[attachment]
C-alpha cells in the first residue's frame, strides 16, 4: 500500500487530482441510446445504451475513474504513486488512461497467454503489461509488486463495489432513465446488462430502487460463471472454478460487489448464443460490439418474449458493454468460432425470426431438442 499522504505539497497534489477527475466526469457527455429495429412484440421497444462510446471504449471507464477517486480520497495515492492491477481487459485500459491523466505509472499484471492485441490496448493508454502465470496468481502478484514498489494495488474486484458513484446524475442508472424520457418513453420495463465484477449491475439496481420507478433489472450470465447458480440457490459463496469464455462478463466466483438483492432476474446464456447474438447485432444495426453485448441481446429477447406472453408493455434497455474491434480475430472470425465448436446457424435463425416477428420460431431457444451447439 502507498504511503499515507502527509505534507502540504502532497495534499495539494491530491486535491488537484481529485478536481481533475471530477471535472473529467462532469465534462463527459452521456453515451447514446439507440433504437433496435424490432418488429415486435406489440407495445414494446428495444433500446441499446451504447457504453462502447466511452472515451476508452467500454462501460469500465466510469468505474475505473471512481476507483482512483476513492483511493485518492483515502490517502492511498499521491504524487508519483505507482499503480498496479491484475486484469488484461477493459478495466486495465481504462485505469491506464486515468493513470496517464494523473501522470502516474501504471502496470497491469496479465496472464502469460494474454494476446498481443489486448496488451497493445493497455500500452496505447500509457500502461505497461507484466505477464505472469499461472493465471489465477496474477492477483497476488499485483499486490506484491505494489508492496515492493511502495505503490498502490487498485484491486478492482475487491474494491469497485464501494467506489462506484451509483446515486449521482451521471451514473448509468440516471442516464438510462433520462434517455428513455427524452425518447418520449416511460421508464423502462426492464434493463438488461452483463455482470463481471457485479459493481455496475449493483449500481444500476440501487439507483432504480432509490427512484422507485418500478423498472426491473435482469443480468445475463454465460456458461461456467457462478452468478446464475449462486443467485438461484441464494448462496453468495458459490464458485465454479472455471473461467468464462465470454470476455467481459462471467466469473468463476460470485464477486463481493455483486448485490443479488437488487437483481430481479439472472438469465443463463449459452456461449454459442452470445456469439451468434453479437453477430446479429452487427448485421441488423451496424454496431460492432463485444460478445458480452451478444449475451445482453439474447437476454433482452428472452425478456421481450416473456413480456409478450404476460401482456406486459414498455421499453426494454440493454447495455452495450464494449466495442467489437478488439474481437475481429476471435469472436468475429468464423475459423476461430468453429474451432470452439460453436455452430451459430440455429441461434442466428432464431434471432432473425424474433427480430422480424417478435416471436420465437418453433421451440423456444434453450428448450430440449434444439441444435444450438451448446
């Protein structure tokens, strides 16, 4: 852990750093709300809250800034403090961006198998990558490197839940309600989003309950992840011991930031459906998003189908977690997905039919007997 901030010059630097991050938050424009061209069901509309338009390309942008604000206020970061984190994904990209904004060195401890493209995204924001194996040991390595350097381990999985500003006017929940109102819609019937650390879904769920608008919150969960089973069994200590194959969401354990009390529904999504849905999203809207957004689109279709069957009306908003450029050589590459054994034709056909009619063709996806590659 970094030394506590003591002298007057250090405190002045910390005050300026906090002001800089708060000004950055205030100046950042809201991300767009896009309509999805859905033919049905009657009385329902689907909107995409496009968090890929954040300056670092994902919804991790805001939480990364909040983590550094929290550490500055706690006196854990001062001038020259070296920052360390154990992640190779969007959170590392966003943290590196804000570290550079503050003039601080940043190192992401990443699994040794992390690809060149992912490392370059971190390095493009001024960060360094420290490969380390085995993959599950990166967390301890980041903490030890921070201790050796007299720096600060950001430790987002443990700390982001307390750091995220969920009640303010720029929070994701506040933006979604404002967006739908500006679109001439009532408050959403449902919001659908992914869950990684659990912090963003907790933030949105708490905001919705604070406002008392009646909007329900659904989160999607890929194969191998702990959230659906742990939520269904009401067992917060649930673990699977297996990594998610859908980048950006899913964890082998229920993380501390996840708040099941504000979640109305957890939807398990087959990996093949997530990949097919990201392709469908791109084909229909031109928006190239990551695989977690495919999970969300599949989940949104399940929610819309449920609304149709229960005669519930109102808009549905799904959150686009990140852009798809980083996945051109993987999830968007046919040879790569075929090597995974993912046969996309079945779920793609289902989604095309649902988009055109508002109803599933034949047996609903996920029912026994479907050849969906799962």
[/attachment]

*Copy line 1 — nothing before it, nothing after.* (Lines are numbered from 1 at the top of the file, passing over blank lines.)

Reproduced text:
C-alpha cells in the first residue's frame, strides 16, 4: 500500500487530482441510446445504451475513474504513486488512461497467454503489461509488486463495489432513465446488462430502487460463471472454478460487489448464443460490439418474449458493454468460432425470426431438442 499522504505539497497534489477527475466526469457527455429495429412484440421497444462510446471504449471507464477517486480520497495515492492491477481487459485500459491523466505509472499484471492485441490496448493508454502465470496468481502478484514498489494495488474486484458513484446524475442508472424520457418513453420495463465484477449491475439496481420507478433489472450470465447458480440457490459463496469464455462478463466466483438483492432476474446464456447474438447485432444495426453485448441481446429477447406472453408493455434497455474491434480475430472470425465448436446457424435463425416477428420460431431457444451447439 502507498504511503499515507502527509505534507502540504502532497495534499495539494491530491486535491488537484481529485478536481481533475471530477471535472473529467462532469465534462463527459452521456453515451447514446439507440433504437433496435424490432418488429415486435406489440407495445414494446428495444433500446441499446451504447457504453462502447466511452472515451476508452467500454462501460469500465466510469468505474475505473471512481476507483482512483476513492483511493485518492483515502490517502492511498499521491504524487508519483505507482499503480498496479491484475486484469488484461477493459478495466486495465481504462485505469491506464486515468493513470496517464494523473501522470502516474501504471502496470497491469496479465496472464502469460494474454494476446498481443489486448496488451497493445493497455500500452496505447500509457500502461505497461507484466505477464505472469499461472493465471489465477496474477492477483497476488499485483499486490506484491505494489508492496515492493511502495505503490498502490487498485484491486478492482475487491474494491469497485464501494467506489462506484451509483446515486449521482451521471451514473448509468440516471442516464438510462433520462434517455428513455427524452425518447418520449416511460421508464423502462426492464434493463438488461452483463455482470463481471457485479459493481455496475449493483449500481444500476440501487439507483432504480432509490427512484422507485418500478423498472426491473435482469443480468445475463454465460456458461461456467457462478452468478446464475449462486443467485438461484441464494448462496453468495458459490464458485465454479472455471473461467468464462465470454470476455467481459462471467466469473468463476460470485464477486463481493455483486448485490443479488437488487437483481430481479439472472438469465443463463449459452456461449454459442452470445456469439451468434453479437453477430446479429452487427448485421441488423451496424454496431460492432463485444460478445458480452451478444449475451445482453439474447437476454433482452428472452425478456421481450416473456413480456409478450404476460401482456406486459414498455421499453426494454440493454447495455452495450464494449466495442467489437478488439474481437475481429476471435469472436468475429468464423475459423476461430468453429474451432470452439460453436455452430451459430440455429441461434442466428432464431434471432432473425424474433427480430422480424417478435416471436420465437418453433421451440423456444434453450428448450430440449434444439441444435444450438451448446